Lawsuits and big name properties seem to go hand-in-hand these days. It's almost impossible to have a huge brand without someone attempting to sue over something. In the case of Epic Games, the lawsuits just keep piling up -- this time from a rapper who may sue the company for a reason that you probably didn't think was possible.

CBS News is reporting that rapper 2 Milly is claiming that Epic Games has stolen one of his dance moves and used it in Fortnite. According to the article, the rapper created a move called the "Milly Rock," and it has supposedly become popular enough that the dance has been recognized by other entertainers and sports stars, and it even managed to make its way into the game Fortnite.

The issue is that the move has supposedly been changed from the "Milly Rock" and turned into the emote called "Swipe It."

Now, unlike other lawsuits aimed at games like Fortnite or Grand Theft Auto V, where people sue for infringing on likenesses -- or, in PUBG Corporation's case, infringing on ideas -- 2 Milly could have a slightly more reasonable case on his hands. His main issue isn't that the move is featured in the game, nor that the name has changed. 2 Milly's objection comes from the fact that the "Swipe It" emote, allegedly based on the "Milly Rock," is being sold in the cash shop for $5.

2 Milly explained that it wasn't necessarily about the money, but more the fact that it was his move that's being sold for money in a game that's making Epic Games billions of dollars. So that's why he might pursue legal action...

They actually sell that particular move. It's for purchase. That's when I really was like ... oh nah, this can't go on too long. [...] I don't even want to bash them for all the millions. Know what I am saying? It's not really like that. I just feel like I have to protect what's mine.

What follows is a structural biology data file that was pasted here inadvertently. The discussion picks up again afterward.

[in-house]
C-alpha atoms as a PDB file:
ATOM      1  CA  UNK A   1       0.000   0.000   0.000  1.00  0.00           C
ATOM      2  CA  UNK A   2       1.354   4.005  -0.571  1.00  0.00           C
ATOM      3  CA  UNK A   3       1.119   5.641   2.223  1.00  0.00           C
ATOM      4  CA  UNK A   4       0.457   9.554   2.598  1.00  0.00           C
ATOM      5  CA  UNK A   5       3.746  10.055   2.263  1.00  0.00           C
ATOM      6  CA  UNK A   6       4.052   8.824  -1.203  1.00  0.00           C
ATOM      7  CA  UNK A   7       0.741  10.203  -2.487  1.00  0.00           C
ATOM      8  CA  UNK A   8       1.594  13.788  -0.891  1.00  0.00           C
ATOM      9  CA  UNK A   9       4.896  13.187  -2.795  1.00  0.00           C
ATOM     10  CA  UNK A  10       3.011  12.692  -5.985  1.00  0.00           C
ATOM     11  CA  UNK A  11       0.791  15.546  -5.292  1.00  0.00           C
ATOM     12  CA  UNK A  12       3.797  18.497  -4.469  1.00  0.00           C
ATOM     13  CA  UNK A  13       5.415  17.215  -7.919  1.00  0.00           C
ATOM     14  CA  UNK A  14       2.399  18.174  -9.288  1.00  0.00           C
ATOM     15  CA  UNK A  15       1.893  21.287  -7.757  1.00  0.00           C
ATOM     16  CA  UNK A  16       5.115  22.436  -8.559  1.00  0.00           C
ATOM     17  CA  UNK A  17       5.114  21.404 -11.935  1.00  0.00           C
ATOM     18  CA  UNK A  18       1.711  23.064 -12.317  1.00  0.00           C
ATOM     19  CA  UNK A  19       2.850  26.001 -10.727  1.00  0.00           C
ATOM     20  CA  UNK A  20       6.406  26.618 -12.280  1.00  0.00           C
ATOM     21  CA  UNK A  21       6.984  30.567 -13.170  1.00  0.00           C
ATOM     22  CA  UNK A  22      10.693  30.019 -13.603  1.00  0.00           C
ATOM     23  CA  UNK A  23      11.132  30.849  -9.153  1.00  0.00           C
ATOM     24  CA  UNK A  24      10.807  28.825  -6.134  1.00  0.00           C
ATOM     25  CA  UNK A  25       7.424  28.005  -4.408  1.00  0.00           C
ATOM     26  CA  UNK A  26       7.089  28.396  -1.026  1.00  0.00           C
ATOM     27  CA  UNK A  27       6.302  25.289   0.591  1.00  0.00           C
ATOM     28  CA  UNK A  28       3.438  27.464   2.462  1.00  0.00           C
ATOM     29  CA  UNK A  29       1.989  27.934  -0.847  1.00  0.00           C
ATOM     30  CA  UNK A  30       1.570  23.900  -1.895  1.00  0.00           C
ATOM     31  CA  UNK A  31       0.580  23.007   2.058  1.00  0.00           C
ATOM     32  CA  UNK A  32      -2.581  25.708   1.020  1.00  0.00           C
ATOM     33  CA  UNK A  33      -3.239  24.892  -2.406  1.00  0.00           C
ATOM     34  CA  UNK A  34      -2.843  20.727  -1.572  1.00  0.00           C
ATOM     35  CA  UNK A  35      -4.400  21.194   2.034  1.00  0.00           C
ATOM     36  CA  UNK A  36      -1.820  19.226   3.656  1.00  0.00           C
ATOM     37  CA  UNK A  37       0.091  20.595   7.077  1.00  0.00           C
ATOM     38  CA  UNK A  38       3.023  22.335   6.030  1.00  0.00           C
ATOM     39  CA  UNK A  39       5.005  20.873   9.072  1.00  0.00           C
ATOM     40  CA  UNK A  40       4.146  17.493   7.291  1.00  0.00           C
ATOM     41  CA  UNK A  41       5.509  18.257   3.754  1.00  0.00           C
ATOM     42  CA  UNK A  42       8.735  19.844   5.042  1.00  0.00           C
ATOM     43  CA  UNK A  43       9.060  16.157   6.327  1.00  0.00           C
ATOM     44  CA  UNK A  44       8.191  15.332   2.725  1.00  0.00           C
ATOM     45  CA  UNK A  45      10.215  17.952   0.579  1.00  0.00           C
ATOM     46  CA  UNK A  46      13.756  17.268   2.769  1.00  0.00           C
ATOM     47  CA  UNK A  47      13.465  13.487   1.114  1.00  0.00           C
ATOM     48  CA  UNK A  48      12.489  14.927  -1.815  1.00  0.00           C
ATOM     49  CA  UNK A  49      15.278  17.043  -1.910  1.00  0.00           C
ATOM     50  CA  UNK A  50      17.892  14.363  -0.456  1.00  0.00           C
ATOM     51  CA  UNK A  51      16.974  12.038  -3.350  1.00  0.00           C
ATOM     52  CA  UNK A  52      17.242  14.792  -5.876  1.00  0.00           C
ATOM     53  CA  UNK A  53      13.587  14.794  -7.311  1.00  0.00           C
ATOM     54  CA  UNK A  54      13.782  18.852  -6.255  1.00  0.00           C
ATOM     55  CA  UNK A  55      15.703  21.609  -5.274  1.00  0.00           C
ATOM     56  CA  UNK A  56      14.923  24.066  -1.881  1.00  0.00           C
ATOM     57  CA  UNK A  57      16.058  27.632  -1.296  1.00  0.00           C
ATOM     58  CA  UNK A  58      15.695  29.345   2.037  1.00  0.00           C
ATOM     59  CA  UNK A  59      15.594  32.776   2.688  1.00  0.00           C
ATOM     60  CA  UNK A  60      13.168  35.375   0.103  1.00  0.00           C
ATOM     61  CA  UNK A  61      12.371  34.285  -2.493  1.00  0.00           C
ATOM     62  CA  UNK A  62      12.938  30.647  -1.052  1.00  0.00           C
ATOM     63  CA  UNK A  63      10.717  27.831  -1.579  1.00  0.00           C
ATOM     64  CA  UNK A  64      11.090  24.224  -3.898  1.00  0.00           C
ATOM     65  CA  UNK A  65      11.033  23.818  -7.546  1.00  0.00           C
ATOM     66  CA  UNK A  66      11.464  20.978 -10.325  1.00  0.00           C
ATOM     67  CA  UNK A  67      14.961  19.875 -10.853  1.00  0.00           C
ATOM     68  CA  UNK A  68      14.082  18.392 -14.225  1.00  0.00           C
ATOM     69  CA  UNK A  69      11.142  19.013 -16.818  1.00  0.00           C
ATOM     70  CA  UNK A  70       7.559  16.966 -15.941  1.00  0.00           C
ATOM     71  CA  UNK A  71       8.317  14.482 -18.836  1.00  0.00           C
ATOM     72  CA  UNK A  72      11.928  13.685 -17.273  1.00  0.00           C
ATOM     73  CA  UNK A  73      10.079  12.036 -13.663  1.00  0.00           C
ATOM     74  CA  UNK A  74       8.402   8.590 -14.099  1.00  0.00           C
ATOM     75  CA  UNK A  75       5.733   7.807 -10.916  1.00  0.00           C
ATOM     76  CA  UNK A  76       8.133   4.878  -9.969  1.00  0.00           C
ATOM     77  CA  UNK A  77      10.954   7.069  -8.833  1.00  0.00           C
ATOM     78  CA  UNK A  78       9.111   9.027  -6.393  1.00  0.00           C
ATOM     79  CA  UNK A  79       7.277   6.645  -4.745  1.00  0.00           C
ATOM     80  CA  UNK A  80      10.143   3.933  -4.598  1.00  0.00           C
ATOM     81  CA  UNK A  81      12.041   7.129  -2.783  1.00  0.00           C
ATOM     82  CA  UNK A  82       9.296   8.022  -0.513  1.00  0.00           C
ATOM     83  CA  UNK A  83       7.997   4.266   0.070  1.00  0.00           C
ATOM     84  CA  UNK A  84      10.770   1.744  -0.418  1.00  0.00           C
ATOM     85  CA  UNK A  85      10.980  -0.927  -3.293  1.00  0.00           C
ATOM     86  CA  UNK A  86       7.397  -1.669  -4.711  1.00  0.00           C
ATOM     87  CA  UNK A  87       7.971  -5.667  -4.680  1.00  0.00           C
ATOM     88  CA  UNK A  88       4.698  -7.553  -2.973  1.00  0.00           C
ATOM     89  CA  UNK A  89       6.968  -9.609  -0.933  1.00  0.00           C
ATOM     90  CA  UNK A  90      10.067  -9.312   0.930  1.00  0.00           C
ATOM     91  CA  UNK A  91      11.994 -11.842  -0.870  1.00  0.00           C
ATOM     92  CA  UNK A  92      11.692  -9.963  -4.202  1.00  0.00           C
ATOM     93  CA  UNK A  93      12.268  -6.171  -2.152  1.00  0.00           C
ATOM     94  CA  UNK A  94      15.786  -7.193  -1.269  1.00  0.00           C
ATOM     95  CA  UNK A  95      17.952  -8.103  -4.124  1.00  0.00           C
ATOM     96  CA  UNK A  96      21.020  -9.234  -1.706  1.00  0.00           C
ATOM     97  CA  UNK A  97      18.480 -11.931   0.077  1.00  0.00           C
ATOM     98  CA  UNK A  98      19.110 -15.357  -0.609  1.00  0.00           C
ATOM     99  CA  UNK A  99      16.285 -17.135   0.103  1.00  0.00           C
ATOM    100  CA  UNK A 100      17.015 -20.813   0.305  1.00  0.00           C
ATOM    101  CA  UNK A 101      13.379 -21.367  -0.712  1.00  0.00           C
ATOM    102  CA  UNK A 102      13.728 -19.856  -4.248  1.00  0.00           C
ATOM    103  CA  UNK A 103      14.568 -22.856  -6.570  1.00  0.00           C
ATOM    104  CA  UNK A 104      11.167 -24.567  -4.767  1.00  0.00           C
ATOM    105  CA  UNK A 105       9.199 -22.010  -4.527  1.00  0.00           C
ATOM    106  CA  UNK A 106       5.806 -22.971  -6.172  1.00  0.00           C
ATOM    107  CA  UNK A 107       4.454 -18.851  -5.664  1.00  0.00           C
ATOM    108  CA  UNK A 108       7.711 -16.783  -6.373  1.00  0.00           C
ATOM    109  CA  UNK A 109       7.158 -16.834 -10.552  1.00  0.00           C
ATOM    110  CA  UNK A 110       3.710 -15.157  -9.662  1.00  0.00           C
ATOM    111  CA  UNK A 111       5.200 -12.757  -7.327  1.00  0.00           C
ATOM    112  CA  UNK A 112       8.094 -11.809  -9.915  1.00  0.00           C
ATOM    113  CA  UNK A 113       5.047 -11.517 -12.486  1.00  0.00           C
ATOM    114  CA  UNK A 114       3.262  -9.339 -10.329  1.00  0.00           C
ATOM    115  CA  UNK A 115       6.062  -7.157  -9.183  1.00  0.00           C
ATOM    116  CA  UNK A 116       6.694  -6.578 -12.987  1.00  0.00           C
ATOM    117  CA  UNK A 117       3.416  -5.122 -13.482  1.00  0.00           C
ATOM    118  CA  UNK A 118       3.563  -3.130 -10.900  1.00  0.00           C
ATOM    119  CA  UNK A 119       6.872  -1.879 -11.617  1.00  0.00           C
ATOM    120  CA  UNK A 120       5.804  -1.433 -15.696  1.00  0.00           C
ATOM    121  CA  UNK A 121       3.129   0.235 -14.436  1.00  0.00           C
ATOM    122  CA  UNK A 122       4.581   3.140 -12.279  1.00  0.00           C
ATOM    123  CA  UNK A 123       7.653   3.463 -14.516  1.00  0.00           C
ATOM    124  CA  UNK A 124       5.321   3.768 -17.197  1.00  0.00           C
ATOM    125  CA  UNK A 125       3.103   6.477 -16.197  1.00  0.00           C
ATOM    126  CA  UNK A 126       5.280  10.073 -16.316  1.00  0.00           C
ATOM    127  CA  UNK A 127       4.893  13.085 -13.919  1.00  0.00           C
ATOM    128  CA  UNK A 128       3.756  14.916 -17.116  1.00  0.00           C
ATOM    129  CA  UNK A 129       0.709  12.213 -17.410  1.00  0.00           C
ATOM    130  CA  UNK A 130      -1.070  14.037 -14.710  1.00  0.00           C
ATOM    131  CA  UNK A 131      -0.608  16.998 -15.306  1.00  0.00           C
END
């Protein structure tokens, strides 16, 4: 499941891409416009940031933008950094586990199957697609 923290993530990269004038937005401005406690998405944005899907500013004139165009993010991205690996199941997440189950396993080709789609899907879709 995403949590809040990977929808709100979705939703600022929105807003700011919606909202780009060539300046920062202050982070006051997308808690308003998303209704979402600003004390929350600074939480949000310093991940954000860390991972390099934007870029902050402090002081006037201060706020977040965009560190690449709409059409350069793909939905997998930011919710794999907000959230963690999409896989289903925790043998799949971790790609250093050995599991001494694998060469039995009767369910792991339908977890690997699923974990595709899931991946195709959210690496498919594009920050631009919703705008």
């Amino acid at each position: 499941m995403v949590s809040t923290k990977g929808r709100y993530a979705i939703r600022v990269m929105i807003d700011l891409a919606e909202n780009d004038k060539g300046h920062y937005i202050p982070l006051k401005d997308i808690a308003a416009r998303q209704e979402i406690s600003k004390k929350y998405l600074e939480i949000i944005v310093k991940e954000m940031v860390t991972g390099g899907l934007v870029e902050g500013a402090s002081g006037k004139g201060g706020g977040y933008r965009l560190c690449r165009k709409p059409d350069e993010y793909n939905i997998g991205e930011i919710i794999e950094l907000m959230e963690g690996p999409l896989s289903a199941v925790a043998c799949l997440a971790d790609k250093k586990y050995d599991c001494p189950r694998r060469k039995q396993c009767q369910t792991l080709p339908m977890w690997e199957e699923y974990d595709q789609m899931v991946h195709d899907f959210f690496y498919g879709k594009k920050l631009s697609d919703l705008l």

The CBS report points out that while copyright law is designed to protect a lot of material made by artists when it comes to actual paintings, drawings, music, beats, and lyrics, there isn't a lot of precedent set for actual dance moves.

Then again, copyright law has yet to actually catch up to the rapid evolution of electronic and interactive entertainment. Entertainment lawyer Merlyne Jean-Louis mentioned to CBS that, since choreographic work case law doesn't really exist, it may be difficult for 2 Milly to sue Epic Games.

However, Epic already seems aware of the brouhaha brewing across social media and media entertainment regarding 2 Milly and the "Milly Rock" being featured in Fortnite. Previously, the company was able to wave off other lawsuits against it -- such as when it was sued for a likeness in Gears of War, and for compatibility issues that Silicon Knights suffered with the development of Too Human on the Unreal Engine. However, this time around Epic did not comment on the issue and actually opted to remove the "Swipe It" from the cash shop for the time being.

If you already have the "Swipe It" emote for your character, you can continue to use it, but new players won't be able to purchase it for the time being.

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